The final of Wil Wheaton’s game master’s advice series is up up at The Mary Sue, which changes focus a bit from the GM to the players. Wil starts this one by describing how Lemley (Laura Bailey) played her character in a very straightforward, “Act first and think last” kind of approach. This was because during character creation, Lemley had a lower intelligence score than most of the party. Essentially what Laura did with her character, was use the lower intelligence score to inform how she roleplayed Lemley and as a result, made the game more interesting.
I think this is one of the most important tips not just for players, but actually for the GM as well. In a lot of cases, players will look to you for ideas and suggestions on how to proceed with roleplaying – it’s actually a skill that doesn’t come intuitively to most people. Ideally, you’ve sat down as the GM and helped your players make their characters or at least been involved in the process. Part of this is so that you can make sure you have a balanced party, with a mixture or skills and resources to successfully engage (and overcome) the opponents/opposition you send their way. During this process is the perfect place to help newer or less confident roleplayers in how they can get the most of that sheet of game based statistics.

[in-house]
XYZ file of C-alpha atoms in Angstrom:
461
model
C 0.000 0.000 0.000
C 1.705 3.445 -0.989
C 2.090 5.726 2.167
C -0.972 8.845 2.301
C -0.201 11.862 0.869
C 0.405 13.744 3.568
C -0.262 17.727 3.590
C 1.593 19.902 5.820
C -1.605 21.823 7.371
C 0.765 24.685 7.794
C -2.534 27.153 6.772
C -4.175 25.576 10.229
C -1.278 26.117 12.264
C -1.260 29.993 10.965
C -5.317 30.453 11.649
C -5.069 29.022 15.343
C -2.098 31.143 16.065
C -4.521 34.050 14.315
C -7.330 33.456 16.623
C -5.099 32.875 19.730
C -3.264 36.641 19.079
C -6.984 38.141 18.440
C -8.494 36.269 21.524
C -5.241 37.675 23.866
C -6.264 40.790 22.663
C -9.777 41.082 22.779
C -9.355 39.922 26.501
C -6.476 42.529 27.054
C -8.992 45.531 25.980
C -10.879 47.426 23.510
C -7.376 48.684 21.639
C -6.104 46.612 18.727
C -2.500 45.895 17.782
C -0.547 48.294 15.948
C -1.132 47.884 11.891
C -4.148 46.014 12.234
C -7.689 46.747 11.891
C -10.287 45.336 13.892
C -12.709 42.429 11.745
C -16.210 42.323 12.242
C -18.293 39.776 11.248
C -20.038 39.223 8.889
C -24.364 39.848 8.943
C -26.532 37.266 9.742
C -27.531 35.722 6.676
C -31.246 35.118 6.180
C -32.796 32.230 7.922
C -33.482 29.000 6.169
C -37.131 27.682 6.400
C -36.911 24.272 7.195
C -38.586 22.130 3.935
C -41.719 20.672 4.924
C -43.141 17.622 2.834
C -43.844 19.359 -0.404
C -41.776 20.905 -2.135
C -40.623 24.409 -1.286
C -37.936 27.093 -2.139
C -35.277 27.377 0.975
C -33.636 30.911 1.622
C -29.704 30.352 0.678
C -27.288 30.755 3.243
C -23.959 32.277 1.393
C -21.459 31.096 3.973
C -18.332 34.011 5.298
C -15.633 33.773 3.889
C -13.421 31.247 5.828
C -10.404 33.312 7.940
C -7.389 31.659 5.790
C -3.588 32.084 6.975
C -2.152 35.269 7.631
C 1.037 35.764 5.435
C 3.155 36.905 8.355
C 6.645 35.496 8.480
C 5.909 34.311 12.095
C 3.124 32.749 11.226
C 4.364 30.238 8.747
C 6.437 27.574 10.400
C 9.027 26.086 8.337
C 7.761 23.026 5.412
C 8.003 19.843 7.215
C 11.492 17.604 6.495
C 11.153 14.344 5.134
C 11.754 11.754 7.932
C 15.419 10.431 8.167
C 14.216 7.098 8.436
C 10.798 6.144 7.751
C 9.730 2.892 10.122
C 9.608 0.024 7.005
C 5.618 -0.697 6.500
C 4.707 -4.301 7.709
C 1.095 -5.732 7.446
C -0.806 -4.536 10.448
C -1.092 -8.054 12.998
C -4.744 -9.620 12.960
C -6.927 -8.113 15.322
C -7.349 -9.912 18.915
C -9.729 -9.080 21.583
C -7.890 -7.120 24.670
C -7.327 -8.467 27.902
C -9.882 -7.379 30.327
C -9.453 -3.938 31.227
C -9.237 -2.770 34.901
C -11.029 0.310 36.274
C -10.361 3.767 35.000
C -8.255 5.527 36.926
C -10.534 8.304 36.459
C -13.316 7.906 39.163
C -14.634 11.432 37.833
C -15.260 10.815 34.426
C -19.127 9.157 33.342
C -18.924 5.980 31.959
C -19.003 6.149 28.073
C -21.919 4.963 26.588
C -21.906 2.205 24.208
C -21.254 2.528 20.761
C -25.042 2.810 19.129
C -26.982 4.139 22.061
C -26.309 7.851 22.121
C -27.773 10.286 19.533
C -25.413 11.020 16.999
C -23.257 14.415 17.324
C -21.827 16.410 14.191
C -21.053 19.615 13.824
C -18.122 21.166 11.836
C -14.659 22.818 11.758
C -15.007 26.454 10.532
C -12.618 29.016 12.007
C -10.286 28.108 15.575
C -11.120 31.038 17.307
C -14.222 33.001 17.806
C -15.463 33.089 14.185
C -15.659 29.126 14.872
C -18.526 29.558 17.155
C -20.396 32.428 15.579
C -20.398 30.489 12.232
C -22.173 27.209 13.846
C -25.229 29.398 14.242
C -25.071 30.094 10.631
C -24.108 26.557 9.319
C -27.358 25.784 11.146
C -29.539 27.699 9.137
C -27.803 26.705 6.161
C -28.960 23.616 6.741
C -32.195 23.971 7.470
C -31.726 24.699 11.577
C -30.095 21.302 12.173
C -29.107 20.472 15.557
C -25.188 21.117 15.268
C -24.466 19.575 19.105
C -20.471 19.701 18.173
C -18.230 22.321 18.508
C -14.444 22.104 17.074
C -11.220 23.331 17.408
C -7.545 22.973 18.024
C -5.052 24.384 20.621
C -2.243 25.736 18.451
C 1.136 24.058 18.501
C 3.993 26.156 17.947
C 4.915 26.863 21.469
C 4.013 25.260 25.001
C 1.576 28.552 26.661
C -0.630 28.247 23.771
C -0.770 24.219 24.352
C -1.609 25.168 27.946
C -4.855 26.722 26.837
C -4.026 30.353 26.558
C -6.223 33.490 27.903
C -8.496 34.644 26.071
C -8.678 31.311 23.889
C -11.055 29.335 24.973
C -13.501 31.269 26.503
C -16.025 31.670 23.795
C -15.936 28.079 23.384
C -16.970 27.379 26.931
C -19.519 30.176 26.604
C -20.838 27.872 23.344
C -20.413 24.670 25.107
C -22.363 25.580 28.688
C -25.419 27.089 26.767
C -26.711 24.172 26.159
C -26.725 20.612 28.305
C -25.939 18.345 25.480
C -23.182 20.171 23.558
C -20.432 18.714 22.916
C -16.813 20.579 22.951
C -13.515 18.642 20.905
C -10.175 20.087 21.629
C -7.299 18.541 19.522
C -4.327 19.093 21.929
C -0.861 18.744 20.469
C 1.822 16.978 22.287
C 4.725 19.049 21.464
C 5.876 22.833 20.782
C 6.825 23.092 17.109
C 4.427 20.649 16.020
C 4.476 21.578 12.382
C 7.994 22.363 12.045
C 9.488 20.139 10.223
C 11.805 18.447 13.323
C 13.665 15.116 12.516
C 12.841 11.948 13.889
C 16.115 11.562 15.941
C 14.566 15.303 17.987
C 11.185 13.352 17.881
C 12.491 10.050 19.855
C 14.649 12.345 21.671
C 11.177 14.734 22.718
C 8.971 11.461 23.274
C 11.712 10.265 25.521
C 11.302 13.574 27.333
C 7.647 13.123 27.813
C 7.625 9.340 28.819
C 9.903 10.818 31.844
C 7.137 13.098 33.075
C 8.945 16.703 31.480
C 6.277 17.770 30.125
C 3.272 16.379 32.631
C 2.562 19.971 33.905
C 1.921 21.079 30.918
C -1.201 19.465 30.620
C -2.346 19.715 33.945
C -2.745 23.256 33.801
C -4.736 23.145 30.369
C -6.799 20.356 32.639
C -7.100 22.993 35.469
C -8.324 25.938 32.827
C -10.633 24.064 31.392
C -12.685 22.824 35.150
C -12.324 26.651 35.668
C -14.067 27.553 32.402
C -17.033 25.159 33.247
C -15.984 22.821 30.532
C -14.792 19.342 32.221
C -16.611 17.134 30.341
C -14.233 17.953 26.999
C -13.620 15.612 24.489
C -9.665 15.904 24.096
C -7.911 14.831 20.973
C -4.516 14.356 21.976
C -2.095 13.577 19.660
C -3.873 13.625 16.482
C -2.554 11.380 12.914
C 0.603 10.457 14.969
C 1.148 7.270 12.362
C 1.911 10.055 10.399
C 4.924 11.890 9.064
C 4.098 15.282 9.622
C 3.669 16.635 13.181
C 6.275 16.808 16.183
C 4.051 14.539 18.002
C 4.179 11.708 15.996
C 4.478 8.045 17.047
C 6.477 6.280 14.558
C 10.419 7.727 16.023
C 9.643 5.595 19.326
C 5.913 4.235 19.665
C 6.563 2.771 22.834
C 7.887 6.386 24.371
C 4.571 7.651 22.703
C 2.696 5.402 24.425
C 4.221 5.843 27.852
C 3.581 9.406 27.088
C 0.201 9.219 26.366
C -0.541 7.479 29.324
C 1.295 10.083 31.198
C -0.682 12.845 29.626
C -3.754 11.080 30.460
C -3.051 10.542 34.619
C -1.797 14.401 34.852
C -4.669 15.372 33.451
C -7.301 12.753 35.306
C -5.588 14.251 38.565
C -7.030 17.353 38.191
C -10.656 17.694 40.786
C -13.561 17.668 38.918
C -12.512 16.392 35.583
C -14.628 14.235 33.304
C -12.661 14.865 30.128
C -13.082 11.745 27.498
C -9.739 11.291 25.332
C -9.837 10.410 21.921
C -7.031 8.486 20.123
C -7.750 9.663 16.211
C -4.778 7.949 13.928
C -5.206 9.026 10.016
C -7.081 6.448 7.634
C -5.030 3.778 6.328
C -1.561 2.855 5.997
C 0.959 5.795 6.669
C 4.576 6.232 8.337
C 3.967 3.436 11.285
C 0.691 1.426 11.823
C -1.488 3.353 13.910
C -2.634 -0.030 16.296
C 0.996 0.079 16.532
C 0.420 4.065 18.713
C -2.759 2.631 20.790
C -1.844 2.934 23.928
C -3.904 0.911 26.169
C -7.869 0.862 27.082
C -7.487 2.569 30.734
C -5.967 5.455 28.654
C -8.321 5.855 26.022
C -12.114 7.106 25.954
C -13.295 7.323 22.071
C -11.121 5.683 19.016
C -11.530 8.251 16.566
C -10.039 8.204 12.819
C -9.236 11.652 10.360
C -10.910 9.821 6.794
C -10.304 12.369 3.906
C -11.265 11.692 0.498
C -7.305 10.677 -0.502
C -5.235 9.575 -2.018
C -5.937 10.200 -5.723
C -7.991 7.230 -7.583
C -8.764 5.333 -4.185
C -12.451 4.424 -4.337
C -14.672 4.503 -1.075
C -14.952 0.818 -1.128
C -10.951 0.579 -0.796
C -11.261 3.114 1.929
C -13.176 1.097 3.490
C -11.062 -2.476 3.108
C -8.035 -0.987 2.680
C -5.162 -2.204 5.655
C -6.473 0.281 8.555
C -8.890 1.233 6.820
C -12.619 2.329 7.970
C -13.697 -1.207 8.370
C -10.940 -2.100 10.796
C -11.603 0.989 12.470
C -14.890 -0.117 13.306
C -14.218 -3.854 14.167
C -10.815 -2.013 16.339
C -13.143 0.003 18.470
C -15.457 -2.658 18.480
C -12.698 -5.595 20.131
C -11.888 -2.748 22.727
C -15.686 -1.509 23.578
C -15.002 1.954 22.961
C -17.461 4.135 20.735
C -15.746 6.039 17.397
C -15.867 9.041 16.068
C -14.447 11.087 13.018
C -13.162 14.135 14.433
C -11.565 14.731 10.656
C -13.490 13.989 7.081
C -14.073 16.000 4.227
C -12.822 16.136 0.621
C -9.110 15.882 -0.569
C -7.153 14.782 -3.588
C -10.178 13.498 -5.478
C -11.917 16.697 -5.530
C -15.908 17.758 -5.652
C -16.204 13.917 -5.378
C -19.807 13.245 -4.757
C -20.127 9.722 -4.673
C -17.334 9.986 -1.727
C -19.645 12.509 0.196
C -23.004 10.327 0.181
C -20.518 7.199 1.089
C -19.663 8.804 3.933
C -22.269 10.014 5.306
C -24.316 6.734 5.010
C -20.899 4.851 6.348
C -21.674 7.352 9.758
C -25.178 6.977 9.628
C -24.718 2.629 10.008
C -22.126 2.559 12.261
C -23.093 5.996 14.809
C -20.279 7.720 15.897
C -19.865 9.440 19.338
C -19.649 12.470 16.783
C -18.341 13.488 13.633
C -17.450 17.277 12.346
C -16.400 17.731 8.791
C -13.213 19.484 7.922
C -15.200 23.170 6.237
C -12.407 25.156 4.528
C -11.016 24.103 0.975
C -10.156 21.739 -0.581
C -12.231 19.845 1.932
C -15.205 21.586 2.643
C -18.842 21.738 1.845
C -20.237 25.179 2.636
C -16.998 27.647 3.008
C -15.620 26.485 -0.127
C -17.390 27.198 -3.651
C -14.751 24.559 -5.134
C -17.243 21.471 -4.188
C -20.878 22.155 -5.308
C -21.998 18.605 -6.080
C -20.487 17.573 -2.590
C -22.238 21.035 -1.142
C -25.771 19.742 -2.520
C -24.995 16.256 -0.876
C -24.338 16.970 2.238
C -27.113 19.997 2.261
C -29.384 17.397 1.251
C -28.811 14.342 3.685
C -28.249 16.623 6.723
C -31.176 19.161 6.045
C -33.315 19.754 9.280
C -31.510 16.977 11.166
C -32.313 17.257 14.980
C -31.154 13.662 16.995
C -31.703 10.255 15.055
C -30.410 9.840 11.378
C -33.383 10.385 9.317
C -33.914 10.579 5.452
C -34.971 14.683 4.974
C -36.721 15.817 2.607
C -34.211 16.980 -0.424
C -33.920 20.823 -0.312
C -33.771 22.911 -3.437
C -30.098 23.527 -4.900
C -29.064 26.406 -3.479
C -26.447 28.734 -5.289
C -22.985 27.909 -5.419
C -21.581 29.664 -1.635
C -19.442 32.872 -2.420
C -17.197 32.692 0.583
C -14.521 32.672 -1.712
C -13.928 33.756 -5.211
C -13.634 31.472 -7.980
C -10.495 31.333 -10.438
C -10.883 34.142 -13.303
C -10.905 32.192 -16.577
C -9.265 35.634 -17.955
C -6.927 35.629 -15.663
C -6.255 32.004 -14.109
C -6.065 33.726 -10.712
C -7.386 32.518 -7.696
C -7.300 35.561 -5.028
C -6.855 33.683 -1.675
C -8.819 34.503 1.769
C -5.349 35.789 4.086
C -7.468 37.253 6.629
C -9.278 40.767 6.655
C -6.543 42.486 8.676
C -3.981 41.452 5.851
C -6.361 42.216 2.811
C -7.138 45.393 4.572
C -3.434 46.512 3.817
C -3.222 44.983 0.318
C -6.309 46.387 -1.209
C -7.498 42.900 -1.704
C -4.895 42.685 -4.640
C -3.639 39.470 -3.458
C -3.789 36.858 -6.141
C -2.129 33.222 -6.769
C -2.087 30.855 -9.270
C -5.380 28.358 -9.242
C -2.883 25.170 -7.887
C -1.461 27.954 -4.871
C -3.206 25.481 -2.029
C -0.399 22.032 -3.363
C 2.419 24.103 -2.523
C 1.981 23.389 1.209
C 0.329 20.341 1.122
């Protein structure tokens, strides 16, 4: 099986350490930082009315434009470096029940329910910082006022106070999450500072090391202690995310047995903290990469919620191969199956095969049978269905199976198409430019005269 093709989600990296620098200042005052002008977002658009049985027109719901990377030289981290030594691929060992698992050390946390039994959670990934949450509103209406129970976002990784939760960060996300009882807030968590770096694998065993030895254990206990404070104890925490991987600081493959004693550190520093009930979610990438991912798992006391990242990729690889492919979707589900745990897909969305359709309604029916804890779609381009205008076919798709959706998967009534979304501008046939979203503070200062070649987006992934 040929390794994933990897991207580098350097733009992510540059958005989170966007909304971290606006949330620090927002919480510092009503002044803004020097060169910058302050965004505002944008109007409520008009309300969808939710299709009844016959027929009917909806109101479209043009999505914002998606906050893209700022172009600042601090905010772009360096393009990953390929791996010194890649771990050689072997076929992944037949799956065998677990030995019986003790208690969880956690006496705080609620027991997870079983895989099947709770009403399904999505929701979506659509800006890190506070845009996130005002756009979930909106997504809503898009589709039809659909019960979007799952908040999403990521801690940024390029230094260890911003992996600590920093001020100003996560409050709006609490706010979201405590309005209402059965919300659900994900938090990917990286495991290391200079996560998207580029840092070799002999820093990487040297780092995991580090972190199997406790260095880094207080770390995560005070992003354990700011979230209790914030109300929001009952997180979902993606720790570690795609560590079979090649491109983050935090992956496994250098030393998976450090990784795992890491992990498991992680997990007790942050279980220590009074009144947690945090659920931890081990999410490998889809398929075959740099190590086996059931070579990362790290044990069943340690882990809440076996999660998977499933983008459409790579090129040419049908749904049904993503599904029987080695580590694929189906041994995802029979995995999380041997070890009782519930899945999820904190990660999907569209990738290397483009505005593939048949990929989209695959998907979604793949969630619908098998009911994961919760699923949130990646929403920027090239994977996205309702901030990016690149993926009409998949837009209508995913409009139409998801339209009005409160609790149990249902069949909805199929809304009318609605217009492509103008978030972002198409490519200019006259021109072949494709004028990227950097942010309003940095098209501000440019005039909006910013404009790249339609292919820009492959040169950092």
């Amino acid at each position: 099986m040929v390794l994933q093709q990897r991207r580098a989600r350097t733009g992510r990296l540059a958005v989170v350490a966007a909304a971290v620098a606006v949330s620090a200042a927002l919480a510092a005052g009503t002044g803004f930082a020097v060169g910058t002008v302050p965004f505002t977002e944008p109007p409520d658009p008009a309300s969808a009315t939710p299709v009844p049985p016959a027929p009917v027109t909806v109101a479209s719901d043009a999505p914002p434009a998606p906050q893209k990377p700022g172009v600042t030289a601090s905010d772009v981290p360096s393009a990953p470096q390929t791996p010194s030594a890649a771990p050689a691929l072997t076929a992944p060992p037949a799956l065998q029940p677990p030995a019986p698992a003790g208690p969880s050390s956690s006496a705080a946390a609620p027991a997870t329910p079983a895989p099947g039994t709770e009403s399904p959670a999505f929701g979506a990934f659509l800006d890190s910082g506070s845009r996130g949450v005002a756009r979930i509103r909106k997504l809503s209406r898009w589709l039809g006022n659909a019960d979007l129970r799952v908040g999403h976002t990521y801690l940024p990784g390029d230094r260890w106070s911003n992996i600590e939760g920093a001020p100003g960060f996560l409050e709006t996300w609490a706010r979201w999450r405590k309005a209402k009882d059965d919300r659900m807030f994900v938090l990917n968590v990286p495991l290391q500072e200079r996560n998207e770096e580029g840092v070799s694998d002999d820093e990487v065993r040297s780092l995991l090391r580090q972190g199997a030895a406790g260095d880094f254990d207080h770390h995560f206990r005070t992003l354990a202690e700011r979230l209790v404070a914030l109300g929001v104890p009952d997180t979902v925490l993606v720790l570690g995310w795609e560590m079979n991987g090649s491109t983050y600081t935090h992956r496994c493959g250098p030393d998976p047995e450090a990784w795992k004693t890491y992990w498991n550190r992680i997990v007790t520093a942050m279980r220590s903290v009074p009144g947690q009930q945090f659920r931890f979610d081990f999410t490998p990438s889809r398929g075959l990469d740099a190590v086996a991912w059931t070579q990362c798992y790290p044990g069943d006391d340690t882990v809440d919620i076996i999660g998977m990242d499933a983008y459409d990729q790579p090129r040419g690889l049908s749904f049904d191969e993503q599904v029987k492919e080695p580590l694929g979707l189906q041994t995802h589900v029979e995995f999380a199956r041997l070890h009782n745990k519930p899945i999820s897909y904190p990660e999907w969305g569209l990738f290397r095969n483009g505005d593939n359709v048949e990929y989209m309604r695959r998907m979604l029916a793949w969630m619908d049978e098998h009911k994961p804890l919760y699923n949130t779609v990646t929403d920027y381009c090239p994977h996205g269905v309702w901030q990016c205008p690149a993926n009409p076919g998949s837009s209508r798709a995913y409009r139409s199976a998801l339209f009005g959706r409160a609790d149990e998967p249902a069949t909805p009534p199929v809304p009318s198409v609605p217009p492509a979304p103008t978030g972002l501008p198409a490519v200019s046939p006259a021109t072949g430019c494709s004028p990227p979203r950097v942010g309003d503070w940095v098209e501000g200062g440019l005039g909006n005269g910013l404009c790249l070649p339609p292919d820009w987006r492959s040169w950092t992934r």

For example let’s say someone is playing Dungeons and Dragons, where their rogue has a low charisma with little investment in social skills. As the GM, you can be helpful to this player by suggesting interesting explanations or ways the player might roleplay this character. They could have a very surly attitude towards others and are used to outright avoiding confrontations instead of needing to negotiate. When they do talk with others, it might be in simple and very direct terms – which is why they come off as so abrasive! On the other hand, you want to be careful not to encourage a player to be an anti-social kleptomanic lone wolf style in this. What you want is someone who will add interesting elements or twists to roleplaying scenarios, but most importantly is still able to contribute to scenes but that plays in a way suggested from their character sheet.
Encouraging players to embrace the flaws and the strengths of their characters mechanical statistics, is often a useful tool for getting the ball rolling on “How do I roleplay this person?”. It’s especially helpful if you as the GM can sit down with newer players or inexperienced roleplayers, to help guide them into a character they would enjoy. Statistics can be a helpful reminder of how a character plays, but beyond this stats are just numbers on a character sheet: It’s how the player makes that character act at the table that makes them a genuine part of the story.